WASHINGTON — Following a year of heady activity in 2007-08, U.S. exports of all major grains are expected to be lower in 2008-09 than in the year before, according to data published this month by the Foreign Agricultural Service of the U.S. Department of Agriculture.
The weak export picture is consistent with the experience of exporters so far in the current 2008-09 crop year.
"There’s lots of competition around the world," said Thomas J. Hammond, president of Columbia Grain Co., Portland, Ore. "That wasn’t the case so much in 2008. Exports from the Pacific Northwest specifically are going to be down sharply. It’s ugly. On a crop year basis, we expect to be down about 30%. Granted, last year was the best year since 1995-96."
Mr. Hammond suggested the decline may not be due entirely to stepped-up competition.
"We are seeing a little bit of subdued demand in markets such as Taiwan and the Philippines," he said. "I’m not certain yet, but I think some of it is the economy. Some of it is a hangover from the really high prices."
The Pacific Northwest picture may be darker than other major port areas but just barely.
Overall, U.S. corn exports were projected by the U.S.D.A. at 46 million tonnes, down 24% from 60,757,000 tonnes in 2007-08. The drop equates to 581 billion bus of corn.
Wheat exports in 2008-09 were projected at 27 million tonnes, down 22% from 34,482,000 tonnes in 2007-08.
Soybean exports were projected at 38,581,000 tonnes in 2008-09, down 10% from the year before. Soybean oil was forecast at 930,000 tonnes, down 30%, while soybean meal exports were projected at 7,620,000 tonnes, down 9%.
Projected sorghum exports, at 3,300,000 tonnes in 2008-09, would be down 51% for the year. Milled rice exports, also projected at 3,300,000 in 2008-09, would be down 6%.
More generally, the dollar value of exports in fiscal 2009 was forecast to decline sharply from the year before. At $98.5 billion, projected exports were lowered $14.5 billion from the Department’s August forecast and would be down 15% from record sales of $115.5 billion in fiscal 2008.
"The outlook for U.S. exports has changed dramatically with the expectation of global recession in 2009," the U.S.D.A. said. "The combination of weaker global demand, falling prices and an appreciating dollar create a very unfavorable outlook for U.S. exports."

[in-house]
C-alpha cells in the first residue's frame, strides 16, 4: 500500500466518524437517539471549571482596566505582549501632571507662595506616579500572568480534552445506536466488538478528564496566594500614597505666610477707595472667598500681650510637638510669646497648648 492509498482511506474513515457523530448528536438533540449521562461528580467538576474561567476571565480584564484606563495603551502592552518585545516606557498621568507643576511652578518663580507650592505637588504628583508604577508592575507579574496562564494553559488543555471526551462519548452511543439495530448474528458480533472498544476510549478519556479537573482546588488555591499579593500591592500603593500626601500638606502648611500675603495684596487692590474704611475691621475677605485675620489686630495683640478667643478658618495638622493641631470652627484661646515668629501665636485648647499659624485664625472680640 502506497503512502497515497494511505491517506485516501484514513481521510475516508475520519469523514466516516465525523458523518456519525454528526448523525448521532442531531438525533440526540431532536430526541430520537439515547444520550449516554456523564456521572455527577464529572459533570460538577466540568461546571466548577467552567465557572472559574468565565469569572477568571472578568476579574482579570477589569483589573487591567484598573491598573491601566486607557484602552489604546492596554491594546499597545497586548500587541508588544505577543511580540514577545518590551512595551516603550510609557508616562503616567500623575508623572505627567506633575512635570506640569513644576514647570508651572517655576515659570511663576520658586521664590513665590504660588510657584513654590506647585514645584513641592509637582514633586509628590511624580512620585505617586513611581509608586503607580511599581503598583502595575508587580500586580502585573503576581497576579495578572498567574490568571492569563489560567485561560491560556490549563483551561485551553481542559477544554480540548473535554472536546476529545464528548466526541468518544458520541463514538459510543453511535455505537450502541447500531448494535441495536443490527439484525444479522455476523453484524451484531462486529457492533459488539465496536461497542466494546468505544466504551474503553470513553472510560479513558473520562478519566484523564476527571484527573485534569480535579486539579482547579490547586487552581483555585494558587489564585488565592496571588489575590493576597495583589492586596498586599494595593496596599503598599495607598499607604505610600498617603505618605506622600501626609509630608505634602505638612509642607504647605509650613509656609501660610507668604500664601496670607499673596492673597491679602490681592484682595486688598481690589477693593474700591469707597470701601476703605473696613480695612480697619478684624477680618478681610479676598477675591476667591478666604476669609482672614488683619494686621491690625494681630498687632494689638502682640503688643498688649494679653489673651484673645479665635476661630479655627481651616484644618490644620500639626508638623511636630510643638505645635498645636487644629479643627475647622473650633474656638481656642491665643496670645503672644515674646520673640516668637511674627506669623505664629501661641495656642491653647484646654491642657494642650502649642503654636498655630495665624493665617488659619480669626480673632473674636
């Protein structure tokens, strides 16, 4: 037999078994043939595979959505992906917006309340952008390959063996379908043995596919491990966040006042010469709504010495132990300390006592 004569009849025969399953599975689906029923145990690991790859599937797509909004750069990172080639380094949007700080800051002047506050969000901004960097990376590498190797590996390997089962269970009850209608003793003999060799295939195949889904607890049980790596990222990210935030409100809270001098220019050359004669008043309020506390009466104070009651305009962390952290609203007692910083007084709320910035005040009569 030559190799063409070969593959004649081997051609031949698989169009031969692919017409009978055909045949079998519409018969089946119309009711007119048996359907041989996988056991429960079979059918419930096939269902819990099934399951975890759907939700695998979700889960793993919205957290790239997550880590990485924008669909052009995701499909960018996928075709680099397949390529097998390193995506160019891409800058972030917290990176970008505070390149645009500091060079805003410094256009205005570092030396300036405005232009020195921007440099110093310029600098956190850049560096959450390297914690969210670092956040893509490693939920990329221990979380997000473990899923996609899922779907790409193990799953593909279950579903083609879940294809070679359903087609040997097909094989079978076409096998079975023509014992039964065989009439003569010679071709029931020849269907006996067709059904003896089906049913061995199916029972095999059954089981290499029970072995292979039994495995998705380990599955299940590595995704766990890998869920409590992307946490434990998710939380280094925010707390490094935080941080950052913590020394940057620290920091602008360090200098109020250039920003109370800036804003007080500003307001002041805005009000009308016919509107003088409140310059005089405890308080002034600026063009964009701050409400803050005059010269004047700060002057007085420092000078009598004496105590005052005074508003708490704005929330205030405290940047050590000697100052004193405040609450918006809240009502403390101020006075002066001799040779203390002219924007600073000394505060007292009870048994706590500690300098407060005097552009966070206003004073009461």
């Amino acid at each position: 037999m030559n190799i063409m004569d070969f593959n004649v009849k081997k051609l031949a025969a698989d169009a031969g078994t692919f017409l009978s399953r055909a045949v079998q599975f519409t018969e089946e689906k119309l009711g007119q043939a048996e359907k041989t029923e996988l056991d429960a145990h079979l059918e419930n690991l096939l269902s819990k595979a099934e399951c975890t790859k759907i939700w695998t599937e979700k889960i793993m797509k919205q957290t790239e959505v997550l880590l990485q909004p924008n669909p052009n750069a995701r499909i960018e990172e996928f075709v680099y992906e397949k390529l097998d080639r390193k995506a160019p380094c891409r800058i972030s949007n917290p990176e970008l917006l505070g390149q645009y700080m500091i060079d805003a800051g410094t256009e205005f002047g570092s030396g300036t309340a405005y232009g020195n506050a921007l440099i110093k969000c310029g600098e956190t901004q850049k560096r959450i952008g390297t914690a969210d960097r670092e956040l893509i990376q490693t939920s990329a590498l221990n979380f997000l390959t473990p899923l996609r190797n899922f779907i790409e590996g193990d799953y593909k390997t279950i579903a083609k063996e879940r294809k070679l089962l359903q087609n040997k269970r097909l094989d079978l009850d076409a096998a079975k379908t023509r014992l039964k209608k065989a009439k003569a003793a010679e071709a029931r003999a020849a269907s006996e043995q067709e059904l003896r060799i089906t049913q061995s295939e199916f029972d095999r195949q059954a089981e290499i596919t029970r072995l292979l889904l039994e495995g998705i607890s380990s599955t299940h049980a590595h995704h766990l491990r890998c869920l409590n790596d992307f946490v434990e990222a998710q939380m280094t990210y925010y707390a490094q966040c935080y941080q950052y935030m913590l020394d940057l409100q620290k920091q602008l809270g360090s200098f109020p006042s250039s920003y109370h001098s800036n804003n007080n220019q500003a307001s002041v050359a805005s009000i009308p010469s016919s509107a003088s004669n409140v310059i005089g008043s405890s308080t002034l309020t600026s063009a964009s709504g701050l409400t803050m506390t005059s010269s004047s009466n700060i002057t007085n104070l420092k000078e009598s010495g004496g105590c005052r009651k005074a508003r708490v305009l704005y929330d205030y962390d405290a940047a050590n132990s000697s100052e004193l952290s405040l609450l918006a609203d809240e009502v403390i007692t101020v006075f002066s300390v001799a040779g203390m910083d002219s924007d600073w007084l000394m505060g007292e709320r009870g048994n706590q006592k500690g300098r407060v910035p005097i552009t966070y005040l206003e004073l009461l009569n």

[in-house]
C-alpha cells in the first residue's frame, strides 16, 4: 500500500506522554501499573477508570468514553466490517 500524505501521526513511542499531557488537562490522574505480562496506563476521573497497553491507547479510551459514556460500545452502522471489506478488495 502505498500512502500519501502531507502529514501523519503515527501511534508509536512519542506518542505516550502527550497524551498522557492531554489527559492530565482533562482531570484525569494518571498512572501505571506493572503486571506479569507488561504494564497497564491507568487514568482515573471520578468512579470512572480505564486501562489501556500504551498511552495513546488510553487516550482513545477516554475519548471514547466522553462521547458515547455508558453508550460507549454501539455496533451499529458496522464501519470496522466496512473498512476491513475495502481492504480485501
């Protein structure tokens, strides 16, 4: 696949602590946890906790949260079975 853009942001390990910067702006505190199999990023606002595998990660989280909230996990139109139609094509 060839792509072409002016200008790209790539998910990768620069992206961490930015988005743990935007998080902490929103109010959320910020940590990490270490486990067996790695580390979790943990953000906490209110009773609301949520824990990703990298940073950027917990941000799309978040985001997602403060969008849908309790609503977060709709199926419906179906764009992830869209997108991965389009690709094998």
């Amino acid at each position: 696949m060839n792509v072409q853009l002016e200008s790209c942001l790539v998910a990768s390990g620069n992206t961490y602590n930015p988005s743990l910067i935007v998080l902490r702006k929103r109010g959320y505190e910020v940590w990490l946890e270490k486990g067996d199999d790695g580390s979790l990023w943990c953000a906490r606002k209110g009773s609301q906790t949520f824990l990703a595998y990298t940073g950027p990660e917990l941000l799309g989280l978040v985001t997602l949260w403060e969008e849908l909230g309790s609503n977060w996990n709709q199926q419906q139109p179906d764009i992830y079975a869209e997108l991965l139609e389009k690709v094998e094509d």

Exports in 2007-08 swelled in large part because of crop shortfalls in several areas worldwide. The same situation does not prevail in the current year, the U.S.D.A. said.
"Huge wheat supplies from Russia, the E.U. and Ukraine increase competition in grain markets," the Department said.
Still, even at $98.5 billion, agricultural exports would be above historical averages, reflecting prices that, while off from highs, remain above what was typical in earlier periods. Exports were $82.2 billion in fiscal 2007 and $68.5 billion in fiscal 2006.
At the same time, the strong U.S. dollar and lower prices are fueling agricultural import demand, the U.S.D.A. said. While down $2 billion from the August forecast, fiscal 2009 imports were projected at $81 million, a new record. Imports would be up from $70.1 billion in fiscal 2007 and $64 billion in fiscal 2006.
The Department noted that the U.S. dollar, while higher than last year, is expected to remain weak by historical standards.
"Nevertheless, prospects for U.S. exports are far less favorable for 2009 than in 2008," the U.S.D.A. said. "The U.S. and European recessions that began in 2008 are expected to continue into 2009 with both economies shrinking, despite aggressive action by the U.S. Federal Reserve Board and the European Central Bank.
"The good news is that energy prices should fall, with crude oil prices falling 20% to 30% compared to 2008, easing inflationary pressures. Other raw material prices should drop as well as the commodity price bubble continues to deflate. Further, the dollar, despite some modest strengthening against some currencies, will remain relatively weak helping U.S. trade.
"U.S. economic growth will shrink in 2009 due to weak housing construction, higher long-term market interest rates, deteriorating household and business balance sheets, rising unemployment and falling personal income, which results in falling consumer spending. Modestly higher exports and falling imports will moderate the shrinkage of the U.S. economy in early 2009. As the world economy further slows, total world trade growth will fall sharply — possibly further pinching world and domestic growth."
Even with this sober forecast for fiscal 2009, the Department warned that it could be understating the risk for the current fiscal year.
"A deeper U.S. recession with 2009 G.D.P. dropping 1.5% could then shrink Mexican and Canadian G.D.P.," the U.S.D.A. said. "Developed Europe could shrink 1.5% with peripheral European countries such as Turkey, Ukraine, and Bulgaria shrinking 1% to 2%. Russia could see G.D.P. growth slow to 2% to 3% with F.S.U. countries possibly shrinking.
"If China were to slow to 5% growth in 2009, it could be accompanied by a drop in other Asia growth to 2% to 3%. Japan could shrink 2% with or without the Chinese economy shrinking. The bottom line, if several of these events converged, there would be no world growth. World trade would shrink and U.S. farm exports could drop even more sharply."
This article can also be found in the digital edition of Food Business News, December 23, 2008, starting on Page 32. Click